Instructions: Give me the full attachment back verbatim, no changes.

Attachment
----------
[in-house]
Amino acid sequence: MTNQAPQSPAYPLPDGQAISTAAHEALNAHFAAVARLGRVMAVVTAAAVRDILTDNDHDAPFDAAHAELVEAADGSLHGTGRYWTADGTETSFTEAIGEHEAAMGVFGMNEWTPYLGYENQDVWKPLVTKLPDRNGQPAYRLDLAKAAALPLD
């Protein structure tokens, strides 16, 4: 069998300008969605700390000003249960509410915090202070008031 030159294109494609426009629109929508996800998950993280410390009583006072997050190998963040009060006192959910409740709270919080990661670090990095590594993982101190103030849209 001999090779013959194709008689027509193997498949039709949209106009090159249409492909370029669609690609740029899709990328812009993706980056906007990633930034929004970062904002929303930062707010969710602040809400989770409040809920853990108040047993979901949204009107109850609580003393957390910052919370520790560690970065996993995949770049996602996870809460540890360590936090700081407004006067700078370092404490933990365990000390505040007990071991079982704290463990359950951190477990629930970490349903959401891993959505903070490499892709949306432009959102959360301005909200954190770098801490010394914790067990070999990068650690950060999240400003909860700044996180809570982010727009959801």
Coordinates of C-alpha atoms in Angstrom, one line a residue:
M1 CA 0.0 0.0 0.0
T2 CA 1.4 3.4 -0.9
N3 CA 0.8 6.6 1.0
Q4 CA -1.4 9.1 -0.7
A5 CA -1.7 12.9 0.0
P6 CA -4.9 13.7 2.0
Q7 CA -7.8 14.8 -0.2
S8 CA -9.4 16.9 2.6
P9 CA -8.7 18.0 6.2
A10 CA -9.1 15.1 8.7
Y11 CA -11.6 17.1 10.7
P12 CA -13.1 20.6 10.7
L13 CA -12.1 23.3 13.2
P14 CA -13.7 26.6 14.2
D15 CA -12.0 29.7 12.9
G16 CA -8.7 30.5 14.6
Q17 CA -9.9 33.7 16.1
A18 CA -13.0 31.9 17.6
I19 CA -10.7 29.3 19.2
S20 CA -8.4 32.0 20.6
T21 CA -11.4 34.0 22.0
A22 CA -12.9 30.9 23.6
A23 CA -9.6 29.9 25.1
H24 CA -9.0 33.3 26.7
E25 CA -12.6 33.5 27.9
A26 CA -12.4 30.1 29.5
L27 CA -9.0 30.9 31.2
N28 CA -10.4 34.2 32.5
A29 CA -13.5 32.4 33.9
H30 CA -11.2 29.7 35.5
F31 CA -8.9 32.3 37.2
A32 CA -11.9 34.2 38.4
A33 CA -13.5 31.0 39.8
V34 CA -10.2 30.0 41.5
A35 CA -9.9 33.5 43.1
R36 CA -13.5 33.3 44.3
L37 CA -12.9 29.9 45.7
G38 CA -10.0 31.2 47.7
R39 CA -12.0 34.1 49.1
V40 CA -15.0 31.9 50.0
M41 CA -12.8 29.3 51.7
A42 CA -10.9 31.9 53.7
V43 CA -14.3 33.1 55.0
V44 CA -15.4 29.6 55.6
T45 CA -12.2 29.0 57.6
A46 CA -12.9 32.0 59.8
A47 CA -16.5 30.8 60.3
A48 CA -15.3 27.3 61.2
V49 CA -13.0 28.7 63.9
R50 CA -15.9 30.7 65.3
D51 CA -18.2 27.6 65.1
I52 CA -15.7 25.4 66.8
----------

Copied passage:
[in-house]
Amino acid sequence: MTNQAPQSPAYPLPDGQAISTAAHEALNAHFAAVARLGRVMAVVTAAAVRDILTDNDHDAPFDAAHAELVEAADGSLHGTGRYWTADGTETSFTEAIGEHEAAMGVFGMNEWTPYLGYENQDVWKPLVTKLPDRNGQPAYRLDLAKAAALPLD
């Protein structure tokens, strides 16, 4: 069998300008969605700390000003249960509410915090202070008031 030159294109494609426009629109929508996800998950993280410390009583006072997050190998963040009060006192959910409740709270919080990661670090990095590594993982101190103030849209 001999090779013959194709008689027509193997498949039709949209106009090159249409492909370029669609690609740029899709990328812009993706980056906007990633930034929004970062904002929303930062707010969710602040809400989770409040809920853990108040047993979901949204009107109850609580003393957390910052919370520790560690970065996993995949770049996602996870809460540890360590936090700081407004006067700078370092404490933990365990000390505040007990071991079982704290463990359950951190477990629930970490349903959401891993959505903070490499892709949306432009959102959360301005909200954190770098801490010394914790067990070999990068650690950060999240400003909860700044996180809570982010727009959801």
Coordinates of C-alpha atoms in Angstrom, one line a residue:
M1 CA 0.0 0.0 0.0
T2 CA 1.4 3.4 -0.9
N3 CA 0.8 6.6 1.0
Q4 CA -1.4 9.1 -0.7
A5 CA -1.7 12.9 0.0
P6 CA -4.9 13.7 2.0
Q7 CA -7.8 14.8 -0.2
S8 CA -9.4 16.9 2.6
P9 CA -8.7 18.0 6.2
A10 CA -9.1 15.1 8.7
Y11 CA -11.6 17.1 10.7
P12 CA -13.1 20.6 10.7
L13 CA -12.1 23.3 13.2
P14 CA -13.7 26.6 14.2
D15 CA -12.0 29.7 12.9
G16 CA -8.7 30.5 14.6
Q17 CA -9.9 33.7 16.1
A18 CA -13.0 31.9 17.6
I19 CA -10.7 29.3 19.2
S20 CA -8.4 32.0 20.6
T21 CA -11.4 34.0 22.0
A22 CA -12.9 30.9 23.6
A23 CA -9.6 29.9 25.1
H24 CA -9.0 33.3 26.7
E25 CA -12.6 33.5 27.9
A26 CA -12.4 30.1 29.5
L27 CA -9.0 30.9 31.2
N28 CA -10.4 34.2 32.5
A29 CA -13.5 32.4 33.9
H30 CA -11.2 29.7 35.5
F31 CA -8.9 32.3 37.2
A32 CA -11.9 34.2 38.4
A33 CA -13.5 31.0 39.8
V34 CA -10.2 30.0 41.5
A35 CA -9.9 33.5 43.1
R36 CA -13.5 33.3 44.3
L37 CA -12.9 29.9 45.7
G38 CA -10.0 31.2 47.7
R39 CA -12.0 34.1 49.1
V40 CA -15.0 31.9 50.0
M41 CA -12.8 29.3 51.7
A42 CA -10.9 31.9 53.7
V43 CA -14.3 33.1 55.0
V44 CA -15.4 29.6 55.6
T45 CA -12.2 29.0 57.6
A46 CA -12.9 32.0 59.8
A47 CA -16.5 30.8 60.3
A48 CA -15.3 27.3 61.2
V49 CA -13.0 28.7 63.9
R50 CA -15.9 30.7 65.3
D51 CA -18.2 27.6 65.1
I52 CA -15.7 25.4 66.8